I like to think I’m pretty good at finding free WiFi. I failed miserably in Shanghai though. I wanted to find out which terminal I was flying out of later in the day. I gave up in the end. It seems to be impossible to get online in Shanghai without a Chinese cell phone number. Not even in the usually reliable McDonald’s.

After a pleasant walk along The Bund, and a really strong coffee (jet lag and exploring are not great friends) I walked up Nanking Road in search of lunch.

A large part of Nanking Road is pedestrianised. Motorised trains, pulled by cars made to look like trains, constantly ride up and down. There are lots of them and not many people seemed to use them. Most were empty. In effect all they really did was make the pedestrianised area not at all safe.

I wasn’t feeling great at this point due to the jet lag, so rather than brave local cuisine I opted for something homely and familiar. Pizza Hut. I now know that Pizza in China does not have any tomato topping of any sort. So my basic pizza was just a very thin layer of melted cheese on a pizza base. But it did the job of filling me up.

By this point I was in need of a sleep so I made the return journey back to the airport. Disappointingly the MagLev only ran at a very pedestrian 300kmh on the way back. But on the plus side I was very fortunate to get a ticket that actually worked for the metro.

Before the flight I went in search of food at the airport. Again I wanted something easy going. I ordered chicken breast and rice. The chicken came with the rib cage attached and what looked a lot like some internal organs.

I managed to grab a little sleep before checking in for my next flight. This was another first for me. A Chinese airline, and China Eastern to be exact. I had heard many stories about Chinese mainland airlines and I was actually looking forward to the experience. Overall it was not too bad, though really weird compared to every single flight I have ever taken.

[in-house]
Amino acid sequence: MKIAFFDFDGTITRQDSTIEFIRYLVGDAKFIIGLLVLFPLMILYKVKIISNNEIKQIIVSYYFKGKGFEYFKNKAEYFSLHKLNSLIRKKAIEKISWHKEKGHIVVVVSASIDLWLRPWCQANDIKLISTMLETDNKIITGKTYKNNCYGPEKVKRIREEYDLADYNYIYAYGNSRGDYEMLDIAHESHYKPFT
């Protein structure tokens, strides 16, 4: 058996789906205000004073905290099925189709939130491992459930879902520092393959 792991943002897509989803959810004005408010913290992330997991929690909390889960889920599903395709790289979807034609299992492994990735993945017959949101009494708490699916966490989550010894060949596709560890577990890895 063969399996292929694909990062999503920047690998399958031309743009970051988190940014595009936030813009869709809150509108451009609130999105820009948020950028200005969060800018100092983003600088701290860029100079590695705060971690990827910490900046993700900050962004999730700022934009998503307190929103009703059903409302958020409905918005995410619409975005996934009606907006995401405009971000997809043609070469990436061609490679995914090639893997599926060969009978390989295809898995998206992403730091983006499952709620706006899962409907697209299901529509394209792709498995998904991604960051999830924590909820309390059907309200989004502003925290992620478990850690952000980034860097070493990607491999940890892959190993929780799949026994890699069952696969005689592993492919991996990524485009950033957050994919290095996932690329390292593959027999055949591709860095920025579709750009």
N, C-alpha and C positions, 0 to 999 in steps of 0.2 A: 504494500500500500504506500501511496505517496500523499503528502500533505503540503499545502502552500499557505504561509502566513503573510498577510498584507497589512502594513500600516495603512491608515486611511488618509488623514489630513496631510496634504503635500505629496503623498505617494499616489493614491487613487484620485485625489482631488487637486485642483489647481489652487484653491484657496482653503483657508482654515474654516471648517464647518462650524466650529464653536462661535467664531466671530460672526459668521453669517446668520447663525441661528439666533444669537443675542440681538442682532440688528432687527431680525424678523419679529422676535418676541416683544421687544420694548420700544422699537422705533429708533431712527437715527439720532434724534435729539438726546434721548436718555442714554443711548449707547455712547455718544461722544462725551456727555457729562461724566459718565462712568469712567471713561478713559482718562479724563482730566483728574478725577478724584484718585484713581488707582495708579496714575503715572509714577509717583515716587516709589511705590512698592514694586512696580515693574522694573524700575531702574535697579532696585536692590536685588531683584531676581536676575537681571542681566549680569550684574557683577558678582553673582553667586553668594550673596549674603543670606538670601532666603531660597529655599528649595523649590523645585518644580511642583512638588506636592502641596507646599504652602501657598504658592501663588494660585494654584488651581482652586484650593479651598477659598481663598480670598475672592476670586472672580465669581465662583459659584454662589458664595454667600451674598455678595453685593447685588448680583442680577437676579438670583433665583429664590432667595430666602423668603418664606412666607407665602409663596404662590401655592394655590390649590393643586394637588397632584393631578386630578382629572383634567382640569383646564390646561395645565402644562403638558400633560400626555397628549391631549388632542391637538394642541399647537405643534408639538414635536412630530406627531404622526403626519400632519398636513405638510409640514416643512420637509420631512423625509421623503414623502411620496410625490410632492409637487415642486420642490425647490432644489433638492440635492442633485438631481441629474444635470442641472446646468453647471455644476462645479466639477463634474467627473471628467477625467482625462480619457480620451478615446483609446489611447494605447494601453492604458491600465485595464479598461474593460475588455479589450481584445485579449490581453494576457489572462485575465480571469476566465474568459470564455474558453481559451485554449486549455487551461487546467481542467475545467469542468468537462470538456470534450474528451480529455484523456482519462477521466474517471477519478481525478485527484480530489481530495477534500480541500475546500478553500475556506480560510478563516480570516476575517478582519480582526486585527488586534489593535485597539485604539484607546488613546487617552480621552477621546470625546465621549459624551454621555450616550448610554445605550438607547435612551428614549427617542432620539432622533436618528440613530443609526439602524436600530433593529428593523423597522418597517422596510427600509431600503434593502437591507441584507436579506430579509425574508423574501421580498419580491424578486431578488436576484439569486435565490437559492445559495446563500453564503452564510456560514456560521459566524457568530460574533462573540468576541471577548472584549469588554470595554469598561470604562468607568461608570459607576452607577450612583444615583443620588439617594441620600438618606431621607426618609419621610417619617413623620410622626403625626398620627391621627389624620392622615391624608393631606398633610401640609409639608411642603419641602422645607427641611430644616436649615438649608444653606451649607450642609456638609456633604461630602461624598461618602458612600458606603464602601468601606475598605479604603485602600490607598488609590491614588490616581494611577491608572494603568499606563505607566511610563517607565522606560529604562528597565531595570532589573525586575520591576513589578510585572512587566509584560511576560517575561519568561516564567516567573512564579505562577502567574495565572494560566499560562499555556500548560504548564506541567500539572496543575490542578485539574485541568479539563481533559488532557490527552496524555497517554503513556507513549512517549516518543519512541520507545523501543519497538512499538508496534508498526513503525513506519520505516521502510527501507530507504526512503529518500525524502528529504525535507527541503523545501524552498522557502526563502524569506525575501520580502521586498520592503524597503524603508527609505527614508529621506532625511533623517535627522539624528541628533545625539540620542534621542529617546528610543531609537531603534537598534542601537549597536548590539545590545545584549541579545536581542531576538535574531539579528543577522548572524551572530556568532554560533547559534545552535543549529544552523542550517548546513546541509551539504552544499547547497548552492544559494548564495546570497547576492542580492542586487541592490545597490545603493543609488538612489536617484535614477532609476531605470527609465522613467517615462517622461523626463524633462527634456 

We took off on time and then almost immediately the crew hauled 3 food and drink trollies into the aisle. The seat belt lights remained on. I really needed a pee though. So I asked permission. This prompted a heated discussion amongst the crew. I seemed to be the only person on the flight who had a need to get out of my seat.

Once the discussion amongst the crew ended they just continued serving food and plonked a meal down on my tray table. It’s not easy to get out of an economy seat when you have food in front of you. So I handed the food back and again asked if I could go to the toilet.

After another 5 minutes of animated discussion I was invited to stand up. Not that I could go anywhere as two trollies blocked the aisle. So I stood and waited. Then one of the crew started shouting at me in Chinese. I shrugged. Then she demonstrated how to climb past a trolley by standing on occupied seats. So I did just that, being careful not to hurt anybody or bash my head on the plane ceiling.

I didn’t fancy climbing over people to get back to my seat so when I was finished in the toilet I sat in a vacant seat to wait. The crew shouted at me some more but I pretended not to hear. An Australian woman sat across from me smiled. “Great fun isn’t it” she said. Clearly a seasoned traveller on flights like this.

The food was actually okay. Beef noodle, which was in fact a rather bland but very edible bolognese. Incredibly this was the culinary highlight of my visit to Shanghai.

The rest of the flight was pretty unremarkable aside from the fact that the seat belt signs were never switched off on what was one of the smoothest flights I’ve ever taken. Nobody stood up aside from me as far as I noticed. It was a 4 hour flight.

When we arrived I bumped into the Australian woman in the security line. She explained that they don’t turn off the seat belt lights to keep the people under control. I have no idea if that is true but it seems plausible.

But the flight was over and I was now back in my favourite country. One of the places we based our world trip around. Cambodia, and I had some temples to explore.